It's time to wake up & smell the coffee, we're in a high speed data world, and 32 bit computing isn't in the roadmap for the future. Many who still has 32 bit computers knows they have at least until 2019 with Ubuntu 14.04 & it's derivatives, the future of 16.04 is still up for grabs, no one is saying anything. Yet one thing for sure, we'll soon know, as there will be testing releases, alpha, beta & release candidates of the next LTS. That may give us a hint of future plans. 

 

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#10 DeimosChaos

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Posted 08 December 2015 - 12:45 PM

Nicely thought out Cat.

 

Going forward there is no need for 32bit anything since all hardware *should* be 64bit anyway. So eventually all the 32bit stuff will die out anyway. Makes sense that companies are starting to no longer support 32. Frees up money for other projects and improving their current 64bit software.


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#11 cat1092

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Posted 09 December 2015 - 05:58 AM

Too, by 2019 many of these 32 bit machines will be in hardware heaven, with components recycled to make modern 64 bit computers. 

 

Even the few Linux OEM's are only distributing 64 bit machines, really there's no reason why not, AFAIK there's been no 32 bit CPU's released by Intel or AMD for years. It'll be interesting to see if there's a 32 bit build on Ubuntu 16.04, which may define the end of any support for these older computers for early 2019, other than some Puppy builds, I don't see much left to offer. Still, 3 years & 3 months is lots of time to prepare, there's many new(er) 64 bit computers of all types to choose from, beginning at $89 for Microsoft certified refurbished PC's. And new ones starting at $248 at one's nearest Walmart that will run rings around former 'high performance' models of a decade ago. 

 

That's plenty of time to come up with a plan of action, $150 can get a really nice refurbished 64 bit business PC that will run the latest 64 bit Linux releases, now & a few more releases down the road. :thumbup2:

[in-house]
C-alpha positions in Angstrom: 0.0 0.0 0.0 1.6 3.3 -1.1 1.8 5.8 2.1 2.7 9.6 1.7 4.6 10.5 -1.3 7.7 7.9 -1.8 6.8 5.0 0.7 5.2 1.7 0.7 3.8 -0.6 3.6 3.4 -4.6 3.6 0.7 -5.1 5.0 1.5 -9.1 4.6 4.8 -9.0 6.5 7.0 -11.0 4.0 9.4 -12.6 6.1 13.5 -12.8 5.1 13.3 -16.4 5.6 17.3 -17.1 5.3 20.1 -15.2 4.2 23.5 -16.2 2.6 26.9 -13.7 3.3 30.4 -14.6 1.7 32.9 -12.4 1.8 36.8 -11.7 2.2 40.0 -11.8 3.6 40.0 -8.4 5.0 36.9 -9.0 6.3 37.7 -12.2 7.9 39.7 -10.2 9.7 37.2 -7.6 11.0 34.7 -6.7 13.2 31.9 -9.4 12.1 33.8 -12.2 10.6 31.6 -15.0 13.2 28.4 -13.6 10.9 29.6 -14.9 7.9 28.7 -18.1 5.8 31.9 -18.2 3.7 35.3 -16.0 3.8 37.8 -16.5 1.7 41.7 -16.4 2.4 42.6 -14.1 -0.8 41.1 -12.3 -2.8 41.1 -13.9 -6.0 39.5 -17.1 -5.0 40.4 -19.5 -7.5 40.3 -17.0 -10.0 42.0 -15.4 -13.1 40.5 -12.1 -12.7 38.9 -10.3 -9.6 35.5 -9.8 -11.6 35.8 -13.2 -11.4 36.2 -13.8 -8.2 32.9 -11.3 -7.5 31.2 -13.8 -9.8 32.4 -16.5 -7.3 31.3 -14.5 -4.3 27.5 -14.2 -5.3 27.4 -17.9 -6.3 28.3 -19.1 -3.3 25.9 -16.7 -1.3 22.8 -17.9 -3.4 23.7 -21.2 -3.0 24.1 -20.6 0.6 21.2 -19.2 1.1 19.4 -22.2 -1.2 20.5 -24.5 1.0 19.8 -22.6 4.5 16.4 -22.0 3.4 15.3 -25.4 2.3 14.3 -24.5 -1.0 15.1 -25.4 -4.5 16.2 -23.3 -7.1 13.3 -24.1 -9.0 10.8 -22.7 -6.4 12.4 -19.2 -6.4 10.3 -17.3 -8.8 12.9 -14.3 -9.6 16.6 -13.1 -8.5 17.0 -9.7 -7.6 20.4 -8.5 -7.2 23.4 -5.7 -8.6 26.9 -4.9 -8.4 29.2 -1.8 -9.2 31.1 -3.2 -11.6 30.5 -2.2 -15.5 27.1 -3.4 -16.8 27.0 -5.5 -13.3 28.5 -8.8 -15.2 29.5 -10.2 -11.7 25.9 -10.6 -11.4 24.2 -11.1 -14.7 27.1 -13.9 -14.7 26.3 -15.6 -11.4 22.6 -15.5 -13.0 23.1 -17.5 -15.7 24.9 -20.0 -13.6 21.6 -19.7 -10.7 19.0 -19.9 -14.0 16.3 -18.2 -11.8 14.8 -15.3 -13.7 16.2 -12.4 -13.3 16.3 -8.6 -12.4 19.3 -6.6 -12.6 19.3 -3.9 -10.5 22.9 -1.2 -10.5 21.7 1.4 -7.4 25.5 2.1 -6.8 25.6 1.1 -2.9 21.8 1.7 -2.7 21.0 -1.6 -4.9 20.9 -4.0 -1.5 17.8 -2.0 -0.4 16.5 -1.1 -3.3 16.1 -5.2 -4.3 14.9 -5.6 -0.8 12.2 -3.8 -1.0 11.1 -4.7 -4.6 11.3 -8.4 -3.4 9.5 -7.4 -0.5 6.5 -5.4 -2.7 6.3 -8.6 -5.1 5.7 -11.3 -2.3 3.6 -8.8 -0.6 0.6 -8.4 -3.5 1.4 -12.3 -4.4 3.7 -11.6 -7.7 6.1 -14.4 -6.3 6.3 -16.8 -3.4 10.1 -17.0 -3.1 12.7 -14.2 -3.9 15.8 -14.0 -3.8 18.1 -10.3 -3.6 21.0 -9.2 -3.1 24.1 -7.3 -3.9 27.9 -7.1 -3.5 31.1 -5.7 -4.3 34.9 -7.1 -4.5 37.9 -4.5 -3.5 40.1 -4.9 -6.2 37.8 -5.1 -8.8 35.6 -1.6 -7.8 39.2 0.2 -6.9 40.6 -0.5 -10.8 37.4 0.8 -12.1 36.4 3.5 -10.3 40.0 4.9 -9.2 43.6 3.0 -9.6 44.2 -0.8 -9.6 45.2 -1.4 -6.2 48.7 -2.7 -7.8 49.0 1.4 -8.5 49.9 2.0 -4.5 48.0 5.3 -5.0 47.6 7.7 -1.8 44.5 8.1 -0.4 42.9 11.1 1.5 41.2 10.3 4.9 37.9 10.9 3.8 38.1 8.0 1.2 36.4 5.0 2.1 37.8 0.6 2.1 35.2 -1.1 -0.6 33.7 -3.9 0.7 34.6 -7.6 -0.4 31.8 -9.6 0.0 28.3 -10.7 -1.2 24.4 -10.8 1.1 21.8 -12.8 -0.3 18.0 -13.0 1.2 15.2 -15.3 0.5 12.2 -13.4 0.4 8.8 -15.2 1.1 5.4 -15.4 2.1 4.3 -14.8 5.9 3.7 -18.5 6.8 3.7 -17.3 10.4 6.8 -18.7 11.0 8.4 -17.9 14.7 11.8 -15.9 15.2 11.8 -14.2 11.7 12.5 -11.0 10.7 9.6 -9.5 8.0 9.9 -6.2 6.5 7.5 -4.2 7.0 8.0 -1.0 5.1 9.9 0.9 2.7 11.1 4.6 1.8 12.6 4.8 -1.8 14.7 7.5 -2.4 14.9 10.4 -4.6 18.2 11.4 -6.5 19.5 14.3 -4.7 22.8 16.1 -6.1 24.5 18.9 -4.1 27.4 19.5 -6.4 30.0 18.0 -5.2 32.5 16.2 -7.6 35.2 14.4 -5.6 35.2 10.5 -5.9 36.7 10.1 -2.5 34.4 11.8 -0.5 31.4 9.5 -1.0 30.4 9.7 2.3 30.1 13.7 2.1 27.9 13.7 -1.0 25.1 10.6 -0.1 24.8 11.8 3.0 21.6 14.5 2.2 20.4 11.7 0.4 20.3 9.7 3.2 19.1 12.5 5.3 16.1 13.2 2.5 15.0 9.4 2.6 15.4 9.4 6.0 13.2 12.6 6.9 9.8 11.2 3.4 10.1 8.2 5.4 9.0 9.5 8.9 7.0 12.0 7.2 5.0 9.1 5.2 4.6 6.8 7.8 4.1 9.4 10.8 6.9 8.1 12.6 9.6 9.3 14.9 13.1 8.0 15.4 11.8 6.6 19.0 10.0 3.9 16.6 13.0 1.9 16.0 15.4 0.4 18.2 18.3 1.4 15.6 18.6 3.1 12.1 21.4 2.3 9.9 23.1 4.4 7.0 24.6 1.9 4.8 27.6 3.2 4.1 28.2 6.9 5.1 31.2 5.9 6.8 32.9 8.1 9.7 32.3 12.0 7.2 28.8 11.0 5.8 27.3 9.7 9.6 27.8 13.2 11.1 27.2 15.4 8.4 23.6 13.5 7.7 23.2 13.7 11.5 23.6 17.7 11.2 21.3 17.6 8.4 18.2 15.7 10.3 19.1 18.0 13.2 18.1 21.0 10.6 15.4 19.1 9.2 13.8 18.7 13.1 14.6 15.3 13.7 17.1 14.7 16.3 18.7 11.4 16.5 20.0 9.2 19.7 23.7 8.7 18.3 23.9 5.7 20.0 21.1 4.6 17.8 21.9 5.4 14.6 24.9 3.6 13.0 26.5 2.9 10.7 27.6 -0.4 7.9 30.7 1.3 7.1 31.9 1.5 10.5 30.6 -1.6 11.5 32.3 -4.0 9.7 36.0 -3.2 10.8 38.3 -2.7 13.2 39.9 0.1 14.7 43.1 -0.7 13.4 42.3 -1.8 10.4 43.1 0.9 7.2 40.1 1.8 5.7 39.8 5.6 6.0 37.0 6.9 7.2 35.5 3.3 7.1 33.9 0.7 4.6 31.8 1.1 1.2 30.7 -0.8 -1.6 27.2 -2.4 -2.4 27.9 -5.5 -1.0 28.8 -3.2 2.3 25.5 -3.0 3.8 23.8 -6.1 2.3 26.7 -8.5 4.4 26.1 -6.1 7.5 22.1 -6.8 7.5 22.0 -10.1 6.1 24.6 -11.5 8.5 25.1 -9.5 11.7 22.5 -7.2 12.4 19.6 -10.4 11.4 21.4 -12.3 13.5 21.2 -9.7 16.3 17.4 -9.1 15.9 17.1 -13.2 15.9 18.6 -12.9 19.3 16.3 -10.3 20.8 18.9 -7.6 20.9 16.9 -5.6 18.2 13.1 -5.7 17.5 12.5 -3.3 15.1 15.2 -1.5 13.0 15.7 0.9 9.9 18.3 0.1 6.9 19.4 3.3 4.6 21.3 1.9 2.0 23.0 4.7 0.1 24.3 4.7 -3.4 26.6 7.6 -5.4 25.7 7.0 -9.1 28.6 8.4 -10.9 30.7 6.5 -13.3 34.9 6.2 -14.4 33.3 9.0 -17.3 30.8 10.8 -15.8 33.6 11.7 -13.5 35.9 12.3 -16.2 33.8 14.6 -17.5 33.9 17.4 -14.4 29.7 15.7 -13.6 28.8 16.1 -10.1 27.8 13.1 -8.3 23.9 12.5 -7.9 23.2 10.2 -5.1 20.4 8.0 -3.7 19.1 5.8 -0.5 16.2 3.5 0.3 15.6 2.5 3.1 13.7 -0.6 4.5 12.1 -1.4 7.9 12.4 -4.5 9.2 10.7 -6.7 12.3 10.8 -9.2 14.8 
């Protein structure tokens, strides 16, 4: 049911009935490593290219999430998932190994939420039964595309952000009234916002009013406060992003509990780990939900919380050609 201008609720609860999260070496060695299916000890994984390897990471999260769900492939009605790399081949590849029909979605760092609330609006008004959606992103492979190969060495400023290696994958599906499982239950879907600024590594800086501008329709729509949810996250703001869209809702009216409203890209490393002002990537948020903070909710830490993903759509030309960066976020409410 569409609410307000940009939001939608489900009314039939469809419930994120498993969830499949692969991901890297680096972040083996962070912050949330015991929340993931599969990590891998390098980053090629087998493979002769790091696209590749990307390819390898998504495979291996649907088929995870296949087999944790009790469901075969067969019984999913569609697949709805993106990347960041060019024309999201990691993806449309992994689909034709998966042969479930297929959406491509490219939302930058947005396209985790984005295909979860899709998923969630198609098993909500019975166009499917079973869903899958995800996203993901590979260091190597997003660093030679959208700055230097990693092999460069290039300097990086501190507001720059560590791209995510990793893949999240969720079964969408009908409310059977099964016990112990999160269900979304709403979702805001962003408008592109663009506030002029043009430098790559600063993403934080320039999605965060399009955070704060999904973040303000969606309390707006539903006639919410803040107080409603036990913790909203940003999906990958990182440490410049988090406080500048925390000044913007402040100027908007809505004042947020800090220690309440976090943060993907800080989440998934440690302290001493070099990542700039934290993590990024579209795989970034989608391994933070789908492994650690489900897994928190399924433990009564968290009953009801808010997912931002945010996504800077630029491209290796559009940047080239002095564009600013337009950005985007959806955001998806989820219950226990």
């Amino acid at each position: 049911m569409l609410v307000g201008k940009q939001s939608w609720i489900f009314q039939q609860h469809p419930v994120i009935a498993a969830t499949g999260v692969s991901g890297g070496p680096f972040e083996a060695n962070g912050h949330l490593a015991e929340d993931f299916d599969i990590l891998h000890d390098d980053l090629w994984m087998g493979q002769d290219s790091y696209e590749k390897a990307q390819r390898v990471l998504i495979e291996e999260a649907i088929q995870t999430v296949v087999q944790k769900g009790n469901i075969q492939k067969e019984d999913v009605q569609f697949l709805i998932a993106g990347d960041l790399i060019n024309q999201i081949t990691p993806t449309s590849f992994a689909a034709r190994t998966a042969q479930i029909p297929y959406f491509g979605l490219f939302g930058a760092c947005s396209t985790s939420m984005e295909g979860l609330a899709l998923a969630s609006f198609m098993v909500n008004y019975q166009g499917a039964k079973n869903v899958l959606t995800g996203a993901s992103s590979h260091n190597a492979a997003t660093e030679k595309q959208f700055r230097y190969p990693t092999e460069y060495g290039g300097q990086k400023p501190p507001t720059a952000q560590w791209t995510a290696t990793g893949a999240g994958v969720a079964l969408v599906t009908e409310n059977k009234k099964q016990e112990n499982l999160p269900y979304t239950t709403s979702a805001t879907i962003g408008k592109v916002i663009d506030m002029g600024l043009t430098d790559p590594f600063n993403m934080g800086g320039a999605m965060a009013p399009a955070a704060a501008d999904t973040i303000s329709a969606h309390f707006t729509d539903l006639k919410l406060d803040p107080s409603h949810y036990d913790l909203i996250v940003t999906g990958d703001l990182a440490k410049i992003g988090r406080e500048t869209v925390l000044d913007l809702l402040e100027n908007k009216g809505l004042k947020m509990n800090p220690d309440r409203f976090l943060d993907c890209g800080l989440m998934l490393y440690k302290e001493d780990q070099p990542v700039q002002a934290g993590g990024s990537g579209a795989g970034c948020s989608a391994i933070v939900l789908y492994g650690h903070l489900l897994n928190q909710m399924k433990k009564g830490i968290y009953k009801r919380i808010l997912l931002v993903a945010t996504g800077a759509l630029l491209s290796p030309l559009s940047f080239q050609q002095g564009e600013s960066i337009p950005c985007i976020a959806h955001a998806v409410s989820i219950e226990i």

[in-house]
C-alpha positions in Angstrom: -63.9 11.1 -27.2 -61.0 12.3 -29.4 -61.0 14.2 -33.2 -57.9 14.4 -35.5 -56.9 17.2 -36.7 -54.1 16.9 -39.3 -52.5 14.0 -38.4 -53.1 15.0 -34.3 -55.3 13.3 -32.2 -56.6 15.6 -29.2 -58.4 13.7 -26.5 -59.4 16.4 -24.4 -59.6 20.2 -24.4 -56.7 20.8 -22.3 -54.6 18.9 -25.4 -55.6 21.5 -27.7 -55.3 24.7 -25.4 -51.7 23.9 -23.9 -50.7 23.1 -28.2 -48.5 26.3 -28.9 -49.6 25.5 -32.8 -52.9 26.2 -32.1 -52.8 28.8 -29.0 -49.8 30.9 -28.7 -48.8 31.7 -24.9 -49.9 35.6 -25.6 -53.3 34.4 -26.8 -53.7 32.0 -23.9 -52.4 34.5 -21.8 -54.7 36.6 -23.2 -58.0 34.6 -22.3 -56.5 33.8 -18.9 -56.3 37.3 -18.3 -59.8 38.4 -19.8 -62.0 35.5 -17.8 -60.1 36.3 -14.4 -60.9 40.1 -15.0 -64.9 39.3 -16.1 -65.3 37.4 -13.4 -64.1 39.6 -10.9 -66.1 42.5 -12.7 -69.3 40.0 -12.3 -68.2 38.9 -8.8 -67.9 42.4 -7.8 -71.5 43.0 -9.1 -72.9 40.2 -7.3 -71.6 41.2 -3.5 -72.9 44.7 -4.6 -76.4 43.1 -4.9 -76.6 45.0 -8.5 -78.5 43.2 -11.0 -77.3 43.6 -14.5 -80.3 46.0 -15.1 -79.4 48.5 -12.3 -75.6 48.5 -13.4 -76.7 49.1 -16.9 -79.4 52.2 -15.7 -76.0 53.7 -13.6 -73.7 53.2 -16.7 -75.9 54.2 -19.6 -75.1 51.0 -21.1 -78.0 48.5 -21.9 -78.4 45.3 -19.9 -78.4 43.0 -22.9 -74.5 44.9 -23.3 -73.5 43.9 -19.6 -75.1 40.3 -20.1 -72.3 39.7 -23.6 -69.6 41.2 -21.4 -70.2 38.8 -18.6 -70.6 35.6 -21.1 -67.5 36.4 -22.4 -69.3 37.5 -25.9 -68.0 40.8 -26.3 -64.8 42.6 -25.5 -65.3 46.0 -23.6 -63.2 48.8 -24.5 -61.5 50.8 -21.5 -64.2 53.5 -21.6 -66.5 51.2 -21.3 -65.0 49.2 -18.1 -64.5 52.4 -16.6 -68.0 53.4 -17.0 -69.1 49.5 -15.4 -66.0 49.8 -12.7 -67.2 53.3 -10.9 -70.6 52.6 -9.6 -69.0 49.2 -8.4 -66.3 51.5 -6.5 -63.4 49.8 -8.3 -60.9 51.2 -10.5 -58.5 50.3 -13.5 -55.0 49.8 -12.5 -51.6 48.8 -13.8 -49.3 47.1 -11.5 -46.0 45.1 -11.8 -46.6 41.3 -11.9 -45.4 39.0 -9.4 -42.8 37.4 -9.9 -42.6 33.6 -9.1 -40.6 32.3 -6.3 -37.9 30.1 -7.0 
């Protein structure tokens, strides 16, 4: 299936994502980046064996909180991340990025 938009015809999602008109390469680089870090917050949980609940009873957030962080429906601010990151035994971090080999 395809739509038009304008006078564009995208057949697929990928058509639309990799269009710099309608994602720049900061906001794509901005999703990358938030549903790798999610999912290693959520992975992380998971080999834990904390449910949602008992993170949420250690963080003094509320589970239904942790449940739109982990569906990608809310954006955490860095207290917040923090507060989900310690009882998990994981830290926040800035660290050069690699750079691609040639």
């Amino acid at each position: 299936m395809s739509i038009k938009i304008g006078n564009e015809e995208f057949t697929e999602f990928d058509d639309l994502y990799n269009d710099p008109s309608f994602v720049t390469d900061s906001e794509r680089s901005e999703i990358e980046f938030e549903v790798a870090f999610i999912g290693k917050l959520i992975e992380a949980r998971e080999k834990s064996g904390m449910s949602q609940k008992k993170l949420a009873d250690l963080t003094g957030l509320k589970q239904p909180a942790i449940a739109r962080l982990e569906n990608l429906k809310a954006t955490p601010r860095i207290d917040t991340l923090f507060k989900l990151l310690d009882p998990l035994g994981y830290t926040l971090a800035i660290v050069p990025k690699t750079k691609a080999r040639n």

And will pay for themselves with the energy saved. All of that heat coming from old machines is wasted energy that would power a new(er) computer. 

 

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#12 SuperSapien64

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Posted 12 December 2015 - 03:35 PM

Maybe Maxthon (Chrome/Chromium based) will continue to support Linux 32-bit. http://www.maxthon.com/



#13 cat1092

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Posted 13 December 2015 - 02:20 AM

Great idea there, SuperSapien64! :thumbup2:

 

I had ran the Maxthon browser on Windows some years back, looks far more feature filled than then, plus it's a cloud browser, hopefully would give faster response times. 

 

Oh no, just installed it, it's just another Chrome wannabe, as soon as I opened it, the browser installed a couple of extensions I have on Google Chrome. This is not close to the original Maxthon, in fact when I last used it, was closer to IE than any browser that I had used. What I don't understand is why doesn't one come up with an original browser, rather than placing a customized skin on Chromium. Browser innovation has gone the way of the dogs, not even the original Opera owners, whom also had an original before the buyout, wants to start fresh again, though the talent is there, are also using a customized Chromium to develop Vivaldi. 

 

https://vivaldi.com/

 

Here's their stance on keeping 32 bit available for Linux. :thumbup2:

 

https://vivaldi.net/forum/vivaldi-browser-for-linux/7440-32-bit

 

Still, hopefully Maxthon (& Vivaldi) will stay available for the remaining 32 bit users, as long as there's reasonable demand for the browsers, though if Chromium drops 32 bit support, game over. I was taking a peek in the Software Manager, nothing promising there, some of these outdated packages needs to be cleaned up. We know that Opera isn't going to support Linux 32 bit, and if so, will be insecure, yet the old 12.16 package is still there. 

 

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#14 MalwareMutilator

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Posted 18 December 2015 - 05:55 PM

What really disappoints me about this is that I just finished installing Mint 17.2 (32-bit) on my dual-boot XP setup, when my machine is perfectly capable of running 64bit. Indeed, I installed Mate 17.3 (64-bit) on a flash drive to try it out, and it runs beautifully.

 

My first thought was that I would just boot of my old Windows XP disk and run fixmbr from the recovery console, format the Linux partition, and install 17.3 (64-bit) as I did with 17.2 (32-bit). But then, as I remember, fixmbr doesn't work on SATA drives. I haven't done that for years but I believe that is true.

 

Anyway, that's a can of worms I don't want to open until after the holidays. I do have a complete Macrium image of my system both before, and after, the dual-boot setup, so given the worst case, I could just restore the pre-dual-boot image and start again.

 

It makes no sense to me that Google would stop 32-bit support.  :huh:



#15 MadmanRB

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Posted 18 December 2015 - 05:57 PM

It really doesnt, after all most use linux on older computers.